The materials typical in the prior art may be used as materials for the heat shield according to the invention. For example, the at least one metallic layer comprises steel, aluminum-plated steel, or aluminum (alloys). Hot-dip aluminized steel is especially widely distributed. Stainless steels are preferred for areas of use having a risk of corrosion and higher temperature strain, nickel-rich steels for high-temperature applications. Aluminum-plated steel has special reflection properties. Sheets for deep drawing having hot-dip aluminum plating are preferred among the cited materials. The at least one metal layer of the heat shield typically has a thickness from 0.1 to 2 mm, preferably 0.2 to 1.5 mm. With more than one metal layer, it is a function of the particular application whether equal sheet thicknesses or different sheet thicknesses are selected for both layers. The individual sheet thicknesses are selected as a function of the elasticity required for the three-dimensional shaping and the rigidity required for the deformed component in such a way that cracking is avoided in the finished part under usage conditions.
The embossments are preferably embossed in the metal layer. This may be performed simultaneously with the three-dimensional shaping of the heat shield into its final shape or in a separate step. If an alteration of the embossments is to be expected through subsequent three-dimensional alteration, this may be taken into consideration beforehand in the design of the embossments. The embossments may thus, for example, be designed taller than necessary to compensate for flattening during the later three-dimensional deformation of the metal layer. A blank having regularly patterned embossment size and distribution is not used in any case. Two complementary embossing forms, between which the planar starting metal sheet is laid, may be used in a way known per se to generate the embossments. To produce the embossments, stamps are pressed into corresponding cavities having the desired embossment shape or a larger stamping of the diametrically opposite embossing form. A similar shaping is also possible using deep-drawing.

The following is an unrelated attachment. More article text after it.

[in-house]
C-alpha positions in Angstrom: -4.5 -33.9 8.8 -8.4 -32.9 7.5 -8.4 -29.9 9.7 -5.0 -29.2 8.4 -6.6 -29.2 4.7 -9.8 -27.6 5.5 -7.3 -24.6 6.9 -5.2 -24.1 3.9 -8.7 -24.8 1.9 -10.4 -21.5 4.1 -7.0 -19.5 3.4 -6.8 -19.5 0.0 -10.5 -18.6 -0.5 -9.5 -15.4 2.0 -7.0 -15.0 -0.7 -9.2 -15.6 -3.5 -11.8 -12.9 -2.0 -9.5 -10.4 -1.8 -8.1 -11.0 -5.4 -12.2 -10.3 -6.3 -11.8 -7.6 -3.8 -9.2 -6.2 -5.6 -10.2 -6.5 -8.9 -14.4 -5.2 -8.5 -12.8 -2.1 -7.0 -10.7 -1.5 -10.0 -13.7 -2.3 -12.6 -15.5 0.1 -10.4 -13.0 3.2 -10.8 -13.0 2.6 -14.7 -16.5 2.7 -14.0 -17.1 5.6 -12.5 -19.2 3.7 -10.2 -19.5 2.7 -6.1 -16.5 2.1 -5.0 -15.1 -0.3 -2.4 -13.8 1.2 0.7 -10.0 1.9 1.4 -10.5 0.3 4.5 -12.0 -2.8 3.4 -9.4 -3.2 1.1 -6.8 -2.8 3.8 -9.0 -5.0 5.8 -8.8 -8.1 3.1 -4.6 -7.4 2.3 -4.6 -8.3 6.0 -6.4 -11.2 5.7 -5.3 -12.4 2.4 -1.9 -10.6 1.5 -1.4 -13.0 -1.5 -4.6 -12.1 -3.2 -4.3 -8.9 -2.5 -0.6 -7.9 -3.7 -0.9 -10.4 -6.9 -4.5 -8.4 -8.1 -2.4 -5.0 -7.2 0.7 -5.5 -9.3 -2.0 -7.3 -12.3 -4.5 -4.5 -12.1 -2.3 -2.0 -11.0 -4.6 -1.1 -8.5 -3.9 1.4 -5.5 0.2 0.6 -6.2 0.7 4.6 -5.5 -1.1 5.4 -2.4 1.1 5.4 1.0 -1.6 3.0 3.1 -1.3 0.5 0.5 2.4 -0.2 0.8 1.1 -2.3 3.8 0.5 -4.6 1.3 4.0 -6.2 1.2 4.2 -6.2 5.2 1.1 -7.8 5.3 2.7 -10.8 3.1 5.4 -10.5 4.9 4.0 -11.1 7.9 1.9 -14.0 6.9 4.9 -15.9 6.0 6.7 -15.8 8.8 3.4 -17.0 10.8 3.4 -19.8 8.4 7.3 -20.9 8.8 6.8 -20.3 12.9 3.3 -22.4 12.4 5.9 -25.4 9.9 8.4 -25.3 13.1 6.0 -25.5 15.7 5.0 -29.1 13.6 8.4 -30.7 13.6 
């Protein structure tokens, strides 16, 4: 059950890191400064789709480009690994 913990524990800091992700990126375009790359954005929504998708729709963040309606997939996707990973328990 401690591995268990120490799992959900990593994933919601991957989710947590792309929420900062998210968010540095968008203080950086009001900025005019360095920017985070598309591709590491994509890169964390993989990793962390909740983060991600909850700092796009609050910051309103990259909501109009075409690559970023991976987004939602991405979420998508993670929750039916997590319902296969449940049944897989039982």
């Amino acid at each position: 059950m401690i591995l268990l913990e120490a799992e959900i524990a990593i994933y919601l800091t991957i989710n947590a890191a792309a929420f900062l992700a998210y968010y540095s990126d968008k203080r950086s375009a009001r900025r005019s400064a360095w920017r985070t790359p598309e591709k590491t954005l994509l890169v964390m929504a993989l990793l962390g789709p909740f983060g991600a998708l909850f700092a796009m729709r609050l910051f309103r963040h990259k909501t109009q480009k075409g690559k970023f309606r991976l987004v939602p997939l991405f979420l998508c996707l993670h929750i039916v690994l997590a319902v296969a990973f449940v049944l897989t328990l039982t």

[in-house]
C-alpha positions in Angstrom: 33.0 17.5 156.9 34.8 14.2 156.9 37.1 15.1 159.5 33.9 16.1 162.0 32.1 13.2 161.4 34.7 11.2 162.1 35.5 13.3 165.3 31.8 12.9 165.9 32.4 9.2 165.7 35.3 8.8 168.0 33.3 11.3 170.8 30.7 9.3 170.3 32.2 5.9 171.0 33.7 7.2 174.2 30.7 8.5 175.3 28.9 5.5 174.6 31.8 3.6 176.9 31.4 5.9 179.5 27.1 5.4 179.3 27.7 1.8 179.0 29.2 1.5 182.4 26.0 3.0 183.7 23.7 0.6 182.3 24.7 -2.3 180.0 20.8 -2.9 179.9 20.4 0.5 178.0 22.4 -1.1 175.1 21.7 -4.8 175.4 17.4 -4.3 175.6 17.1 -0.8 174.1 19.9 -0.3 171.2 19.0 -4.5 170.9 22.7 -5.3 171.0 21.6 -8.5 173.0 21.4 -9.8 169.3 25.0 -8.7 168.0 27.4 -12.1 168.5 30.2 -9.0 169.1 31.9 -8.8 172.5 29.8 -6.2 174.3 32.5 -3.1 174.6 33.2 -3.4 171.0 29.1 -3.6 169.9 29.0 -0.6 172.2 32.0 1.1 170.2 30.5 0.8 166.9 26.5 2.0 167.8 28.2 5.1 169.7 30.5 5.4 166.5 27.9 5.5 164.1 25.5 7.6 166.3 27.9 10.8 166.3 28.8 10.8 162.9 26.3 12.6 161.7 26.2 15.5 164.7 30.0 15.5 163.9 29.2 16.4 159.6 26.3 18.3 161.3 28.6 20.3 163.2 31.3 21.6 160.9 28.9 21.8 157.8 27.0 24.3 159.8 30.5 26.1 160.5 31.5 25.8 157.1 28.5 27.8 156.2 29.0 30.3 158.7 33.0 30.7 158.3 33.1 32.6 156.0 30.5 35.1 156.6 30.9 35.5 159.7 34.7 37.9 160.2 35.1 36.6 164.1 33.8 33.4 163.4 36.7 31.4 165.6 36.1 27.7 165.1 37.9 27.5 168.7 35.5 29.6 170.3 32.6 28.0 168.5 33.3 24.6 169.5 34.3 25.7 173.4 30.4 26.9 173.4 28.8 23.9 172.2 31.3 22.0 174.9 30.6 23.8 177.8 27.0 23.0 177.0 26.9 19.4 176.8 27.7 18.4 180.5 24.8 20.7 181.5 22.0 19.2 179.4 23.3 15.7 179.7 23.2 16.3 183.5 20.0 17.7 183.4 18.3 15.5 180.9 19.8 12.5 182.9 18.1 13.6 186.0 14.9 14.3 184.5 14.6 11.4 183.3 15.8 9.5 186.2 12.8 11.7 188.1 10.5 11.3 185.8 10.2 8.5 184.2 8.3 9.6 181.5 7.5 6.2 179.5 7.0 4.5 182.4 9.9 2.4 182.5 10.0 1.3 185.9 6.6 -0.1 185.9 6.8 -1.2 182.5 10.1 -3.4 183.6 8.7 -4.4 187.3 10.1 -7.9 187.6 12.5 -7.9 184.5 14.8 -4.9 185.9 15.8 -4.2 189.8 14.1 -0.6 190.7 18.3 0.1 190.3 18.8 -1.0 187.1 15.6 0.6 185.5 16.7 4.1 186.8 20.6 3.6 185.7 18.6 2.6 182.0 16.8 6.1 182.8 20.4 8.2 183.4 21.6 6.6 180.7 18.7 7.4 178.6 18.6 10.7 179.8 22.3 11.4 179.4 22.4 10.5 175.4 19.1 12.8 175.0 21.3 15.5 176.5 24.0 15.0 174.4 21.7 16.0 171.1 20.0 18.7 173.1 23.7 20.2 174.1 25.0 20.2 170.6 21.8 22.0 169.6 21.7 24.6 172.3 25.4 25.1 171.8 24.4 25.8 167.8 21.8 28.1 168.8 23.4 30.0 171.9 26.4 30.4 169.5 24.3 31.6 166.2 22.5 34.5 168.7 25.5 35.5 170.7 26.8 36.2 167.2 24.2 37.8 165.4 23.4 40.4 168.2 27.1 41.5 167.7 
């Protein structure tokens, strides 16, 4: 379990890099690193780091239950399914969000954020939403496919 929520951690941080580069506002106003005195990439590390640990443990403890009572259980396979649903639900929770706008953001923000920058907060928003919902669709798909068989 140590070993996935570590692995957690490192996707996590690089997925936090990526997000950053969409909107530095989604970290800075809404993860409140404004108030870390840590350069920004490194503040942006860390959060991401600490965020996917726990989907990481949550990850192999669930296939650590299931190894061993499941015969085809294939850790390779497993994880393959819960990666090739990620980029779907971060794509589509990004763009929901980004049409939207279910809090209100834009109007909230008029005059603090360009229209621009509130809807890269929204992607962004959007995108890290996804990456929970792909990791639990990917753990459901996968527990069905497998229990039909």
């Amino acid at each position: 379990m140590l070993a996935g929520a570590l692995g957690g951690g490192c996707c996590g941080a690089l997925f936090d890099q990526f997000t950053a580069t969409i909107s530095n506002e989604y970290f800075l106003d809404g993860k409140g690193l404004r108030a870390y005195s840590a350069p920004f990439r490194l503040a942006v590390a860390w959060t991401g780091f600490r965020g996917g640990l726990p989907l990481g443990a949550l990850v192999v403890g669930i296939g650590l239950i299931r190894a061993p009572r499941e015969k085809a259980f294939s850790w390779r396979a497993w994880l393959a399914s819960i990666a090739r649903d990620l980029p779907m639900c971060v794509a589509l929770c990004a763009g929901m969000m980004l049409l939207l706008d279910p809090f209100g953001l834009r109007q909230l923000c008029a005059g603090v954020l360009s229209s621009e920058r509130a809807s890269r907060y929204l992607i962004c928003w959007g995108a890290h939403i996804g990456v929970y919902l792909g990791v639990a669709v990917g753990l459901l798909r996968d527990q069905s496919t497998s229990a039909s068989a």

Another possibility for embossment production comprises providing pins offset to one another on both diametrically opposite embossing forms. The pins of one form lie where the embossment apices are to be located in the metal layer. The pins of the other form are used as a kind of hold-down for the metal layer and are located in the intermediate spaces between the embossments. In this case of embossment production, embossments having relatively softly rising flanks and a relatively low degree of deformation of the material are produced. Taller pins typically also result in embossments having a greater area extension. The pins of one form are each situated staggered to the pins of the other form. Suitable pin diameters are in the range from 0.5 to 4 mm, in particular 1 to 3 mm. Their height is preferably 1 to 15 mm and especially preferably 1.5 to 8 mm. The spacing of the pins within a form is expediently between 2 and 30 mm, in particular 4 to 15 mm. The pins of the diametrically opposite form are preferably implemented precisely like those of the other form and are seated as exactly centrally as possible on gaps between the pins of the diametrically opposite form.
If the heat shield has a nonmetallic insulation layer, as in the prior art, it comprises, for example, mica or vermiculite, temperature-resistant cardboard, inorganic or organic fiber composite materials or other suitable insulation materials such as fabrics, warp knitted fabrics, and/or knitted fabrics made of temperature-resistant fibers.
The connection of the layers may also be performed in a typical way. For example, two metallic layers may be connected to one another via a fold in such a way that one layer has an excess in relation to the other layer and this excess is bent around the edge of the other layer. When the excess is bent around, a possibly present insulation layer is fixed between the two metallic layers. Examples are described in EP 1775437 A1 and DE 202007007453 U of the applicant.